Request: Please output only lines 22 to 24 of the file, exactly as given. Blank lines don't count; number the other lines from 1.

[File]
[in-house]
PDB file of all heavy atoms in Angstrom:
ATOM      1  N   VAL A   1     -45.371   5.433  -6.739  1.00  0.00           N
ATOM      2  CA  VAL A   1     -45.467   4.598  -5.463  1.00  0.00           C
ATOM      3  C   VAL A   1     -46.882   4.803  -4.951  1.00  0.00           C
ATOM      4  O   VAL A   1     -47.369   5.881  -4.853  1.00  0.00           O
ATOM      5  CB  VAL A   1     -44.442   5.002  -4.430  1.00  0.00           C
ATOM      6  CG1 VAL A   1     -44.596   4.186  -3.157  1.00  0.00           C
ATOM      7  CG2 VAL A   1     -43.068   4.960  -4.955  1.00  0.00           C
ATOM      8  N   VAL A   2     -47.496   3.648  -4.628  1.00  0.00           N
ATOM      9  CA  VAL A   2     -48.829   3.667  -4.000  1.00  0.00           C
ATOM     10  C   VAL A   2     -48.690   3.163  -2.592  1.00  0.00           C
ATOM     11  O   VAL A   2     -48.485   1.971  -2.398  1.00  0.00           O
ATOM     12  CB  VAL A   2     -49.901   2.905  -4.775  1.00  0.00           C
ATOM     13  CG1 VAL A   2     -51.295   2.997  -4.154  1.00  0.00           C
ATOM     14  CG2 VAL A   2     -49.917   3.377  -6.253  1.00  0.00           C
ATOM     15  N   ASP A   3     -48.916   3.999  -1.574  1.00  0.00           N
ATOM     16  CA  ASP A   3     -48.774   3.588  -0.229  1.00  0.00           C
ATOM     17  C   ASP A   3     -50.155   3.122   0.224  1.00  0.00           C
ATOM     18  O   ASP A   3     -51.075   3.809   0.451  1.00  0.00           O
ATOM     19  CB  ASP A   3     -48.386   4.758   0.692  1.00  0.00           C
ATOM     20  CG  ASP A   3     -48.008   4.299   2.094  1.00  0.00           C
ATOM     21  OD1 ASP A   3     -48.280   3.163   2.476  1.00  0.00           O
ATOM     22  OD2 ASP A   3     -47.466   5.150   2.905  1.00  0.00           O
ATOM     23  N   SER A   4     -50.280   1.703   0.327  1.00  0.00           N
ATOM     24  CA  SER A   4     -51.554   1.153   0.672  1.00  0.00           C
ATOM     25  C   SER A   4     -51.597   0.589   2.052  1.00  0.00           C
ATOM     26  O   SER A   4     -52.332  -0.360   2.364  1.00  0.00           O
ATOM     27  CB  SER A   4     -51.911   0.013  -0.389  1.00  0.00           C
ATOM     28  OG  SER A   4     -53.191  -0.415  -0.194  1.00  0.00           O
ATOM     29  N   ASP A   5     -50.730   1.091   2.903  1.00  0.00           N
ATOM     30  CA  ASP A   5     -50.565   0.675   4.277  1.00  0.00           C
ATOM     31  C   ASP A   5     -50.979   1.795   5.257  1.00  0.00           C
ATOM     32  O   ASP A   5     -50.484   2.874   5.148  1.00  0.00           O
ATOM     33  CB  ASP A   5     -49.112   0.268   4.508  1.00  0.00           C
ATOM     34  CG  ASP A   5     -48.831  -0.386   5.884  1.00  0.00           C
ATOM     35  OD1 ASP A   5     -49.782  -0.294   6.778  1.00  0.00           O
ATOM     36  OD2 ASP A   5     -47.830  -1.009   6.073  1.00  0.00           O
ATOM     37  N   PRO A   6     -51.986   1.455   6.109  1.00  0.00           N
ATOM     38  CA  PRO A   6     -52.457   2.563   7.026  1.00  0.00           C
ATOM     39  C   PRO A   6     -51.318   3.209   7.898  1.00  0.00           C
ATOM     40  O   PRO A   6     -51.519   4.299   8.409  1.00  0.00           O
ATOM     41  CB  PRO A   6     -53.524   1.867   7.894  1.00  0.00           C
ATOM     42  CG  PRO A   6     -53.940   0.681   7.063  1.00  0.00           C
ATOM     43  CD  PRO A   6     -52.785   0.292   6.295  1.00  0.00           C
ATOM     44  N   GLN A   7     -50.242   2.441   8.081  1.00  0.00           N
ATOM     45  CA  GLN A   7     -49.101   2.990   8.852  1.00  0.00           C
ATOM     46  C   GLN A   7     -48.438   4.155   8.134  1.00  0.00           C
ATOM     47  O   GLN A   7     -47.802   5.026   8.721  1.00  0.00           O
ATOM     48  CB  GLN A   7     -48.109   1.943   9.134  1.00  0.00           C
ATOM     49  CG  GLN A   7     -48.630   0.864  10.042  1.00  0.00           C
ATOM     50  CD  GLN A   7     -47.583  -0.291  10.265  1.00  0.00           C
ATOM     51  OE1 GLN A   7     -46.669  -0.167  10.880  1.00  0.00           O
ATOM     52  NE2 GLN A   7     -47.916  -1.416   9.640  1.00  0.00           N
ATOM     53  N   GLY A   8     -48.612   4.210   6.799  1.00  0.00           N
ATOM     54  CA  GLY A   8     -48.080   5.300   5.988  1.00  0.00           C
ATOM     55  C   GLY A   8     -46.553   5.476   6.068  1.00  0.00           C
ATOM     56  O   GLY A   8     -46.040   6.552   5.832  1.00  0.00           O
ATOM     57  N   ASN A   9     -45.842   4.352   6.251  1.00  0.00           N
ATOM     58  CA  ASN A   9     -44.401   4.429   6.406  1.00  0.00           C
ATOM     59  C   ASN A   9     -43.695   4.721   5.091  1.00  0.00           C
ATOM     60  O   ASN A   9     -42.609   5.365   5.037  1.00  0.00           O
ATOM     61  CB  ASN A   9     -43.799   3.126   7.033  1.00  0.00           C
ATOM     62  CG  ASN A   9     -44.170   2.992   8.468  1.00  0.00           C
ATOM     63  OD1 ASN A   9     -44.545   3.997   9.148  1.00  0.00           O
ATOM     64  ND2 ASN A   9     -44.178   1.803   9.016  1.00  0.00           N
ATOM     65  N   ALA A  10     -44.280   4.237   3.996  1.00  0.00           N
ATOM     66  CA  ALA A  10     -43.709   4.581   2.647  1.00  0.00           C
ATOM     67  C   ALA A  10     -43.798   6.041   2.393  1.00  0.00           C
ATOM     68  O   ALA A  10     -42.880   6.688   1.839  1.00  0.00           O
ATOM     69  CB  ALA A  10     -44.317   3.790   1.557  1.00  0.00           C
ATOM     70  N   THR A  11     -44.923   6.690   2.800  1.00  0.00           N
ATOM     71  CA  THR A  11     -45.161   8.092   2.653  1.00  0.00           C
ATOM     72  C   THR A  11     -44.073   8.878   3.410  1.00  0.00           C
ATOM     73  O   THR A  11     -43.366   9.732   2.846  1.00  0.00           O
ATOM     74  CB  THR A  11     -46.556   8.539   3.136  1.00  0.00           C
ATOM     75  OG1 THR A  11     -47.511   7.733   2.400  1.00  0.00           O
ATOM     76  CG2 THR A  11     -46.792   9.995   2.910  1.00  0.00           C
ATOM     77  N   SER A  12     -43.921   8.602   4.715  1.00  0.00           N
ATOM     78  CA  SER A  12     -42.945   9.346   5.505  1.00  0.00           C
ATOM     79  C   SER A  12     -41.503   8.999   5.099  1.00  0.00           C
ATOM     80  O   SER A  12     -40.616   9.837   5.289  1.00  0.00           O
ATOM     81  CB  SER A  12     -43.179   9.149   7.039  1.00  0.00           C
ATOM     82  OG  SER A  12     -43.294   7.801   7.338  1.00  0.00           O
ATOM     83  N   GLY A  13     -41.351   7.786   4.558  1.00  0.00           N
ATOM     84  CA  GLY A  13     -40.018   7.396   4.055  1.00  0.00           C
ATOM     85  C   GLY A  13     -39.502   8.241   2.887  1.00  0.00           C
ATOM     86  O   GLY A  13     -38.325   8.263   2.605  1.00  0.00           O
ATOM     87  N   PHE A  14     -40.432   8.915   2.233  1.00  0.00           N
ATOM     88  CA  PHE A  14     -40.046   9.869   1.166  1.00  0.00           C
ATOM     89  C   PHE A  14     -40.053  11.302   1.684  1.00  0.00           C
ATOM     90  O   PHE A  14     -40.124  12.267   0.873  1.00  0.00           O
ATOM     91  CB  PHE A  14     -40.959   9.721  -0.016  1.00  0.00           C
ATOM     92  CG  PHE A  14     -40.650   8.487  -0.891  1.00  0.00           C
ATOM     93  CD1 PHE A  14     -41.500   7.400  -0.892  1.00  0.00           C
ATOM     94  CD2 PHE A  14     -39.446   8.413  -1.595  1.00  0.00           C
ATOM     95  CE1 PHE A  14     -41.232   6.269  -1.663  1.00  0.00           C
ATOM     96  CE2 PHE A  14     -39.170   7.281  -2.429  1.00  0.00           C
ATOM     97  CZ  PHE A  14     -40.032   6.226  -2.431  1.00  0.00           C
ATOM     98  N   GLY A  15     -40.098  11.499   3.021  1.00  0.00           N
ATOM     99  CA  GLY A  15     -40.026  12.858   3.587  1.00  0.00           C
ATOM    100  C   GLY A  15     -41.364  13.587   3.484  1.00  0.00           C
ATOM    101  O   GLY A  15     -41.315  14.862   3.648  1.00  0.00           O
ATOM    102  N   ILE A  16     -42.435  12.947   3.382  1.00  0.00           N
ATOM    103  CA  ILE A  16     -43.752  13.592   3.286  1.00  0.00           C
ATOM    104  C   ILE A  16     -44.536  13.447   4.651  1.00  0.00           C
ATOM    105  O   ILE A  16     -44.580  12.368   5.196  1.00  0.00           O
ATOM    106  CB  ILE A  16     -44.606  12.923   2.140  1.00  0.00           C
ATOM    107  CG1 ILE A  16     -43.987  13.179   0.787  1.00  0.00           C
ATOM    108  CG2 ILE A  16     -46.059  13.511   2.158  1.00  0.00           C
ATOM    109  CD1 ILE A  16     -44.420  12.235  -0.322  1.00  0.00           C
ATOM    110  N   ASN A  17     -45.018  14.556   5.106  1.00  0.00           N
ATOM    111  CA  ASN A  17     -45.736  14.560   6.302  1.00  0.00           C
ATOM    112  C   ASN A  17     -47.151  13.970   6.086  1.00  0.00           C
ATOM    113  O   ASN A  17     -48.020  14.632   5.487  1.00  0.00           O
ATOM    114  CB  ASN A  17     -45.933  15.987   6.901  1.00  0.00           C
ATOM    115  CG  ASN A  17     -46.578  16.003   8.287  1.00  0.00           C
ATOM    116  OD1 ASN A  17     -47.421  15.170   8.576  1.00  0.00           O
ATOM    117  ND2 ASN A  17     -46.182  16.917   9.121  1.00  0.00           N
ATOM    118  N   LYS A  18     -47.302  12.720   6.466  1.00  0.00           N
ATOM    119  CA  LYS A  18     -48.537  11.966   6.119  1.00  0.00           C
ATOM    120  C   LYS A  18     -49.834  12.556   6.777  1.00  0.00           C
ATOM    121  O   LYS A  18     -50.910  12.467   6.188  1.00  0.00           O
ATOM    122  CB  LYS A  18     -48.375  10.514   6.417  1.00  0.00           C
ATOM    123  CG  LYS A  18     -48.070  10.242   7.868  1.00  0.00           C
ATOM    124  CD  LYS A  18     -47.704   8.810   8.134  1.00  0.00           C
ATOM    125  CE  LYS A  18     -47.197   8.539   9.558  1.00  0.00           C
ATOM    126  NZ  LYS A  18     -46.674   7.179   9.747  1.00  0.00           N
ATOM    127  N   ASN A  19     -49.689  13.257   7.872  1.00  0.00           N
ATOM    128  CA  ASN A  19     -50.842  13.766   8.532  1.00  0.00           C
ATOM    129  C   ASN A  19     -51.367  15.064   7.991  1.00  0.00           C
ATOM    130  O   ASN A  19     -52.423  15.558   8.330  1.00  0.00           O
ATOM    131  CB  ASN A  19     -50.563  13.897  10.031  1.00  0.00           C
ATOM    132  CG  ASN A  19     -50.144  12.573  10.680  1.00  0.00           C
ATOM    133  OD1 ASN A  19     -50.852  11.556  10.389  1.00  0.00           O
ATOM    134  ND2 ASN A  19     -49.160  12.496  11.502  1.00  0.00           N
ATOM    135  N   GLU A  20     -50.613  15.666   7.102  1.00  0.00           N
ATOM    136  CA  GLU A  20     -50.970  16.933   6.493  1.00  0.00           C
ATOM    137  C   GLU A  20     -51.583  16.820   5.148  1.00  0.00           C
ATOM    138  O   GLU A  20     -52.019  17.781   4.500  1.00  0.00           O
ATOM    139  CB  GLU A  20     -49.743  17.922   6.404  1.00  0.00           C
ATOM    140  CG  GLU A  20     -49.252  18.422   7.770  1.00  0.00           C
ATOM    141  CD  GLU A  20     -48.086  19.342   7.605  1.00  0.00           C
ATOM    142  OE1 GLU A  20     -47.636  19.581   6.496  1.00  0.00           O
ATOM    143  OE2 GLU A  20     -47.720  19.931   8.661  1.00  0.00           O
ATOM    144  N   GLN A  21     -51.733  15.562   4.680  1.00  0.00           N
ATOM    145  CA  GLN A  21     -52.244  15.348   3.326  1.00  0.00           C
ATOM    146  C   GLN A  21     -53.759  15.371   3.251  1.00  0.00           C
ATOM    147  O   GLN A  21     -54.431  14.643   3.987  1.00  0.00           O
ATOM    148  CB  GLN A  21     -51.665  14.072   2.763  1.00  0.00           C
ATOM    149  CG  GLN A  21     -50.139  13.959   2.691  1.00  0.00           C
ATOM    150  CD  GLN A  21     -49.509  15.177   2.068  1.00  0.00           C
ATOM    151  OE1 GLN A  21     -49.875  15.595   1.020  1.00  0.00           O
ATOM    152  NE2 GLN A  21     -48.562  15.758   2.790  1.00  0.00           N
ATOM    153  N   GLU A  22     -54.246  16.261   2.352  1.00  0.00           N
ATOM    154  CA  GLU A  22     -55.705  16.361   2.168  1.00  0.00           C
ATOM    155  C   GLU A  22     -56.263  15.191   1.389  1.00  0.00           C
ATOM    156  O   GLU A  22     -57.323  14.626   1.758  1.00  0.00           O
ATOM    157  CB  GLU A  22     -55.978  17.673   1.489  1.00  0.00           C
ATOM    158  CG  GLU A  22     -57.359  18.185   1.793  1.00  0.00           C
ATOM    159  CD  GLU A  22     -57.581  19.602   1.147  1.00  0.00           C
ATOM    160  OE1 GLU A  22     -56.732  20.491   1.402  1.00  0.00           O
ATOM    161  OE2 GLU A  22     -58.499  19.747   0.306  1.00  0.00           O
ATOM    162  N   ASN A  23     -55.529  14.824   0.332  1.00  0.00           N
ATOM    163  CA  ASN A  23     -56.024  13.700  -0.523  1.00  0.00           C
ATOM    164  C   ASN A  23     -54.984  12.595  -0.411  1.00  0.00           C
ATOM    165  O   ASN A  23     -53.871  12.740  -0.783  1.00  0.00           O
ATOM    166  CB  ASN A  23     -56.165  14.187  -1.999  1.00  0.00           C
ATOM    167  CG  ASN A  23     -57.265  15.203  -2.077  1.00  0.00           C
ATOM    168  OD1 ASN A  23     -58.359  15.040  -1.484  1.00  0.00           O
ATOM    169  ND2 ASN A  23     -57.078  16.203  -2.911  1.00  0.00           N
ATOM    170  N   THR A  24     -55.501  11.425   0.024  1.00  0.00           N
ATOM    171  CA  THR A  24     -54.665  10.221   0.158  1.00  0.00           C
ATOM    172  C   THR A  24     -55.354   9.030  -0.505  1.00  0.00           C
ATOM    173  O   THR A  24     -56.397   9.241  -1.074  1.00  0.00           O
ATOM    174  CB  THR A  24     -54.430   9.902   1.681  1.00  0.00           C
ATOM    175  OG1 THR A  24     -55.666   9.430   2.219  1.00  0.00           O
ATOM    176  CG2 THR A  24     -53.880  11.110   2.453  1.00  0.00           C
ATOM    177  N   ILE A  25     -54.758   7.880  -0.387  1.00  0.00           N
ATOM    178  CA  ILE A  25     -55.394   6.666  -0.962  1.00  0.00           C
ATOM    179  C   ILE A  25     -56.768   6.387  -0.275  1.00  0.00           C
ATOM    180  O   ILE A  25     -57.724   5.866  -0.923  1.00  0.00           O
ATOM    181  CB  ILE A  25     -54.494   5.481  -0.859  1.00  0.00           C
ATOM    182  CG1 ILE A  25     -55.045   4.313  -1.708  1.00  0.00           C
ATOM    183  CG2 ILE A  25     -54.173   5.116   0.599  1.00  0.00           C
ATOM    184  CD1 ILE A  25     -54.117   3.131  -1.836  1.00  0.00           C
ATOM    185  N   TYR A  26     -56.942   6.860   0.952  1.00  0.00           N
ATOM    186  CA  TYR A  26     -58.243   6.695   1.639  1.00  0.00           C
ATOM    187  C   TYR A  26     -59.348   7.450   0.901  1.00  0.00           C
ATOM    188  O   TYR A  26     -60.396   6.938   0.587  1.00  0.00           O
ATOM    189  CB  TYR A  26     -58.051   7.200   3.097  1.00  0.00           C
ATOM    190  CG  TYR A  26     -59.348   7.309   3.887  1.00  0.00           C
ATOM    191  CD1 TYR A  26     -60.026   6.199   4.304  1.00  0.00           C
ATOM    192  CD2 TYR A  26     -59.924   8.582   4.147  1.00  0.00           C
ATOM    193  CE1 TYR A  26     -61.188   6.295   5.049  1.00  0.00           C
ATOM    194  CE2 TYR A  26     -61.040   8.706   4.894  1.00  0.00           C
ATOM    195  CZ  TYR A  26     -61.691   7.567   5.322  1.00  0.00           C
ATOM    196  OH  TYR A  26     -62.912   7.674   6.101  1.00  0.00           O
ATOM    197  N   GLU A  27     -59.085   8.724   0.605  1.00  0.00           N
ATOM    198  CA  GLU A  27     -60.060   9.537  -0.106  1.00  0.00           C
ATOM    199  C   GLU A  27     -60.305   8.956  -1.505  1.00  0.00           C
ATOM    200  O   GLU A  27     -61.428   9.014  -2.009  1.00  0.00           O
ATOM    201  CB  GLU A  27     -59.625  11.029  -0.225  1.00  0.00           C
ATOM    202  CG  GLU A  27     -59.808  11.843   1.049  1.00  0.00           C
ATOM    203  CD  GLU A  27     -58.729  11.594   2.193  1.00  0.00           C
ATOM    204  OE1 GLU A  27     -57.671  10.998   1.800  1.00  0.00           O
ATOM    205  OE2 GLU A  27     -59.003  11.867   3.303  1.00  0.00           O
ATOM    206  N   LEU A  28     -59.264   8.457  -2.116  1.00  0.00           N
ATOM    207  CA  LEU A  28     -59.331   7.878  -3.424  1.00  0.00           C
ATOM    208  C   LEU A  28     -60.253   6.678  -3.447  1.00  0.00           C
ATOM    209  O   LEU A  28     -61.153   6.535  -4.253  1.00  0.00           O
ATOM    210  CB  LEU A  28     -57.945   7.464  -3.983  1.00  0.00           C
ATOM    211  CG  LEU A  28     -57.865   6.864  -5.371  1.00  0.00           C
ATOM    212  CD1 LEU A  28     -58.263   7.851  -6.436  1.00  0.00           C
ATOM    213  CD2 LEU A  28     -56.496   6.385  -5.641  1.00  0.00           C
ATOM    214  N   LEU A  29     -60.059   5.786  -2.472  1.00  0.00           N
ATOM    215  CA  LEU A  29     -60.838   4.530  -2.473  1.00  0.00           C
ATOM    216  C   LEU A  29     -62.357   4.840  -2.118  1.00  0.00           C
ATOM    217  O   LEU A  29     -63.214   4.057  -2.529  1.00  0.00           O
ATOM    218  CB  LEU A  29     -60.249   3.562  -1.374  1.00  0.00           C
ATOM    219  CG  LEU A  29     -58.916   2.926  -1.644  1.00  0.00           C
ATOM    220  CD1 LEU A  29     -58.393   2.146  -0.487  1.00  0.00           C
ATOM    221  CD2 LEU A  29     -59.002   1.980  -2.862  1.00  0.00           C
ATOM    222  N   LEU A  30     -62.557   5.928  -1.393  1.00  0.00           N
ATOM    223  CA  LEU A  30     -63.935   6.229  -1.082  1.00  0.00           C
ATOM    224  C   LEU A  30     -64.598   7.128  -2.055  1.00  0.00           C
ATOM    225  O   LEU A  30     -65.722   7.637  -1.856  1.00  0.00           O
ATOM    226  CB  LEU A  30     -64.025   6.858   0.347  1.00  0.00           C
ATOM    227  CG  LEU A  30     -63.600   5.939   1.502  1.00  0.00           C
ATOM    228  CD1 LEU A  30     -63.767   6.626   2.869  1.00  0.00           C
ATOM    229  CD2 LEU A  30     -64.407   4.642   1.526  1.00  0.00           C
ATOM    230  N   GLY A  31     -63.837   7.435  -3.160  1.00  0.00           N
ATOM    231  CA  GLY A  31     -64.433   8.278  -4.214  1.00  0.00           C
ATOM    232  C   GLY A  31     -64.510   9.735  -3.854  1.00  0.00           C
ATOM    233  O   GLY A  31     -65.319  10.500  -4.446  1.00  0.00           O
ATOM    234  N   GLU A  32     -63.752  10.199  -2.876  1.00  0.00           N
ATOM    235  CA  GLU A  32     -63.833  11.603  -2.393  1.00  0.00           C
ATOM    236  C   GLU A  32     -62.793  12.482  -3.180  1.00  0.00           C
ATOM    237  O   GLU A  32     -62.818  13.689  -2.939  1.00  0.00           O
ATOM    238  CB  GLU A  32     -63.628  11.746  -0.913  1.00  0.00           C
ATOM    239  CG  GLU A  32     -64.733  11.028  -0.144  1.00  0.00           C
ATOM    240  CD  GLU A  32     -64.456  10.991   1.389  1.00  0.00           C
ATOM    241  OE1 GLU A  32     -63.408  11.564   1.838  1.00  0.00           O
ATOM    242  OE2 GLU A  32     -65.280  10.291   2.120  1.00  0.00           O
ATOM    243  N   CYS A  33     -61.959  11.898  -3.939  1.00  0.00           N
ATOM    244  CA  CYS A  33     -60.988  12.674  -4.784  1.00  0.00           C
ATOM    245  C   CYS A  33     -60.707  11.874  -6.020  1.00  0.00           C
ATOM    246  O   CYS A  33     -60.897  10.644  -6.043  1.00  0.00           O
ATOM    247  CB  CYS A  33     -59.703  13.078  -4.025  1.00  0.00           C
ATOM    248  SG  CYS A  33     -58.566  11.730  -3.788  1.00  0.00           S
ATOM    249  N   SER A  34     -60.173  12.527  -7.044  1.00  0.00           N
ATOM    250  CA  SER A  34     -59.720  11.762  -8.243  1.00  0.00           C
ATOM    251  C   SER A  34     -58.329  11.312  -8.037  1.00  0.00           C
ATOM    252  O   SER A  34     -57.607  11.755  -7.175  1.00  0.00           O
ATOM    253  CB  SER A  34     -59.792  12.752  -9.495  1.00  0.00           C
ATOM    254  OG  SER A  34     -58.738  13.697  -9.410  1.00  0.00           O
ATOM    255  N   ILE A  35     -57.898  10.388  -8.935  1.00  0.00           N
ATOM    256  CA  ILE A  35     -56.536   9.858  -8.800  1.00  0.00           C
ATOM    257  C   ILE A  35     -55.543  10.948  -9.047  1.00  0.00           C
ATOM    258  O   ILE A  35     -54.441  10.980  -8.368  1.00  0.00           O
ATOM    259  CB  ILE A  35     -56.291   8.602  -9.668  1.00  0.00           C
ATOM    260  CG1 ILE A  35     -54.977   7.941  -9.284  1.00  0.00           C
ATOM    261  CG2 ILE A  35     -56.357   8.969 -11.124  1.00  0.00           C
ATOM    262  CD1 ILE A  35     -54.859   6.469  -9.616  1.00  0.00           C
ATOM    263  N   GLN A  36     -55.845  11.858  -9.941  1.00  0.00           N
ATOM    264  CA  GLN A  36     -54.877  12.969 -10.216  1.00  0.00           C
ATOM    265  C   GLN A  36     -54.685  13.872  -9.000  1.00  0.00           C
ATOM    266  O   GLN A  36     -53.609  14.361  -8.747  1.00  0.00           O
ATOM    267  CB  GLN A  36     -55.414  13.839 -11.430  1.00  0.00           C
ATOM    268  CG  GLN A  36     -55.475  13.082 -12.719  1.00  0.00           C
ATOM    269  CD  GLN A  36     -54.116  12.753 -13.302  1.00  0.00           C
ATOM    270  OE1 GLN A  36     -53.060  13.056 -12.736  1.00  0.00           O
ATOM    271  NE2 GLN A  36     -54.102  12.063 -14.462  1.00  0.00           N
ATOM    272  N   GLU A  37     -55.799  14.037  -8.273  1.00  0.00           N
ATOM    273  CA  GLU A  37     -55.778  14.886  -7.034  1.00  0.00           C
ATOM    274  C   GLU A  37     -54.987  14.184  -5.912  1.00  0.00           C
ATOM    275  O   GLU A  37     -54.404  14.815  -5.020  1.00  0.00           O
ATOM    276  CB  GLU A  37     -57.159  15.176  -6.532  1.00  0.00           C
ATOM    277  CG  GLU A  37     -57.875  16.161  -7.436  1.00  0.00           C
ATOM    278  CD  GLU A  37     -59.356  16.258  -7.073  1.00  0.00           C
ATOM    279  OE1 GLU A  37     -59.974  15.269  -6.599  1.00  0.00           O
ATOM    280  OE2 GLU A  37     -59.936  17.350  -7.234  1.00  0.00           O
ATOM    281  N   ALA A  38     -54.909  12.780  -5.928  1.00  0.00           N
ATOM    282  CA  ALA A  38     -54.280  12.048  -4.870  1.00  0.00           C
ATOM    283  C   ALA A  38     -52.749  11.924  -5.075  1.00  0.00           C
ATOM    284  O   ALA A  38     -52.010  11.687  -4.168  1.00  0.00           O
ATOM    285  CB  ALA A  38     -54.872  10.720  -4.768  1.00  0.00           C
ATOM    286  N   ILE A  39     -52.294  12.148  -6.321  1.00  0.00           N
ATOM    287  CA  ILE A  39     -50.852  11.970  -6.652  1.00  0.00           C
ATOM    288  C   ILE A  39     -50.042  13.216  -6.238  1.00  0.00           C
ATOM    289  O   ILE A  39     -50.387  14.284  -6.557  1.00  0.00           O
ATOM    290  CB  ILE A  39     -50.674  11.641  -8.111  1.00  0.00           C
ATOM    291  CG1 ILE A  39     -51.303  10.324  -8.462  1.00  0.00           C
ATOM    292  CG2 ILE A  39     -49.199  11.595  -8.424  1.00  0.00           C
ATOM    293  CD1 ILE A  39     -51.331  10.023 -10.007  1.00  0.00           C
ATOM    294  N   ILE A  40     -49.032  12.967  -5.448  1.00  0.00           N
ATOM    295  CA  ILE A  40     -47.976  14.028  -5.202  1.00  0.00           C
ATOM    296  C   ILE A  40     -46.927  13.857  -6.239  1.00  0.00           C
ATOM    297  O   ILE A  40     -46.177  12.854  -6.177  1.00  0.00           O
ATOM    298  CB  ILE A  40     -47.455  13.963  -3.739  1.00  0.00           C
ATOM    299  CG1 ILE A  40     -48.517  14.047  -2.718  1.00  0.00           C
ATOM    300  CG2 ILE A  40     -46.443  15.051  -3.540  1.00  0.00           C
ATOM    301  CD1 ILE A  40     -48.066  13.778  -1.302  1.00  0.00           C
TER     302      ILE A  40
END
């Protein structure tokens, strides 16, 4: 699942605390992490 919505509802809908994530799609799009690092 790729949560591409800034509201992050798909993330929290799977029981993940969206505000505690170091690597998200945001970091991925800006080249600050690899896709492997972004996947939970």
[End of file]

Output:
ATOM     20  CG  ASP A   3     -48.008   4.299   2.094  1.00  0.00           C
ATOM     21  OD1 ASP A   3     -48.280   3.163   2.476  1.00  0.00           O
ATOM     22  OD2 ASP A   3     -47.466   5.150   2.905  1.00  0.00           O